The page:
Yes, the Olympics are about sports but music is part of the Games too. Can you include some Olympic music activities for your child?
Did you notice several of the athletes putting their hands high above their heads and encouraging the crowd to clap in time? Their sport didn’t include music. Instead, the crowd supplied the rhythm. A simple and easy game to play with kids is to clap a few times in different patterns and let your child echo what you did. For example, you might clap one slow clap and two very fast ones. That’s pretty easy for kids to repeat. A rhythm slow/ fast-fast/fast-fast/slow is more complicated. When kids know how the game works, they can clap a pattern for you to imitate.
Not all sports have music at the same time but music is definitely part of the Olympic Games experience. Put on some music and kids can roll, tumble, jump, and twist like the athletes in the floor routine. Try some slow music and some that’s fast. The spongy mats that zip together make a good mat, if you have some.
Every medal ceremony includes one or more countries’ national anthem. You might want to sing the one for where you live together. Sometimes, kids don’t quite have all the right words in their version.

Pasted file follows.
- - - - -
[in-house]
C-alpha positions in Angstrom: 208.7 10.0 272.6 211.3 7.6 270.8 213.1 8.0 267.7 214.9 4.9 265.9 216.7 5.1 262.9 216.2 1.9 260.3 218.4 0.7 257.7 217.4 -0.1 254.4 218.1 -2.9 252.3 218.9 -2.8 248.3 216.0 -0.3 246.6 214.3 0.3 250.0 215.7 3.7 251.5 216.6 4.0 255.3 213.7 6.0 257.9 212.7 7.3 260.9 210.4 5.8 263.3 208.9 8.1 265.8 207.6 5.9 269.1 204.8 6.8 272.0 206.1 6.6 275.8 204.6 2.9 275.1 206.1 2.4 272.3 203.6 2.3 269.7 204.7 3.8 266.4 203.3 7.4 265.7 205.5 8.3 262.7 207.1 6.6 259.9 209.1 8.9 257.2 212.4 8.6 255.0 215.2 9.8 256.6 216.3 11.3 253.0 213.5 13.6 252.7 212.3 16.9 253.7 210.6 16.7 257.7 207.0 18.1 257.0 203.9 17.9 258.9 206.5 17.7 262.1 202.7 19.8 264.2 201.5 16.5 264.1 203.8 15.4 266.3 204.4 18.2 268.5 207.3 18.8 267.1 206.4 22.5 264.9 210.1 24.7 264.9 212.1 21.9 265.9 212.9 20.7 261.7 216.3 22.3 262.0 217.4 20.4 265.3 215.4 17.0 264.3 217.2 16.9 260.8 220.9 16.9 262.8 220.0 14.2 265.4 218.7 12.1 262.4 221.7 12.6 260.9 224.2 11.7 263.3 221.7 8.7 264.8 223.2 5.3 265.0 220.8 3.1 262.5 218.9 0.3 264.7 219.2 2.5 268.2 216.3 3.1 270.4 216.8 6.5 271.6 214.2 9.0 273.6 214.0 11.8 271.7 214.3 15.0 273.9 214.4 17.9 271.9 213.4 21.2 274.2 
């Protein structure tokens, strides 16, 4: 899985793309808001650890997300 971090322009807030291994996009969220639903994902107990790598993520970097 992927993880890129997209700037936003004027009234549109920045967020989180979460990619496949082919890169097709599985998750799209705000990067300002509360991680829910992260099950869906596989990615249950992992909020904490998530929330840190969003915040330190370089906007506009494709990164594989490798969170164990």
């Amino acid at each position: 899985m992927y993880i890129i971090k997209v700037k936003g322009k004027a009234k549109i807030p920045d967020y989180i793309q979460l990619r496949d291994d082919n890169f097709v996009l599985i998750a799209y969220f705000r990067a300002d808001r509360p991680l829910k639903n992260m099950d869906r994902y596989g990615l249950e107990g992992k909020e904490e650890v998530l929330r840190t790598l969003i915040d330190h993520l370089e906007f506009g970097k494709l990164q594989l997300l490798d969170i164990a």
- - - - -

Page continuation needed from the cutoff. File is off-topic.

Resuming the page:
Another song to sing is Row, Row, Row Your Boat. There are rowing events at the Olympics. At home, kids sit on the floor and do the actions. Athletes train their bodies. A body song for singing and actions is Head, Shoulders, Knees, and Toes. A song about clapping is, If You’re Happy and You Know It Clap Your Hands. Add some extra verses, like:
If you’re happy and you know it, clap your hands.
If you’re strong and you know it, flex your muscles.
If you’re fast and you know it, run right here. (run on the spot)
If you’re bouncy and you know it, jump really high.
If you’re flexible and you know it, twist and bend.
Music uses many different parts of the brain. That’s why it’s such a powerful activity. Are there some Olympic music activities and play at your house or play center? Would you say this post has a ring to it?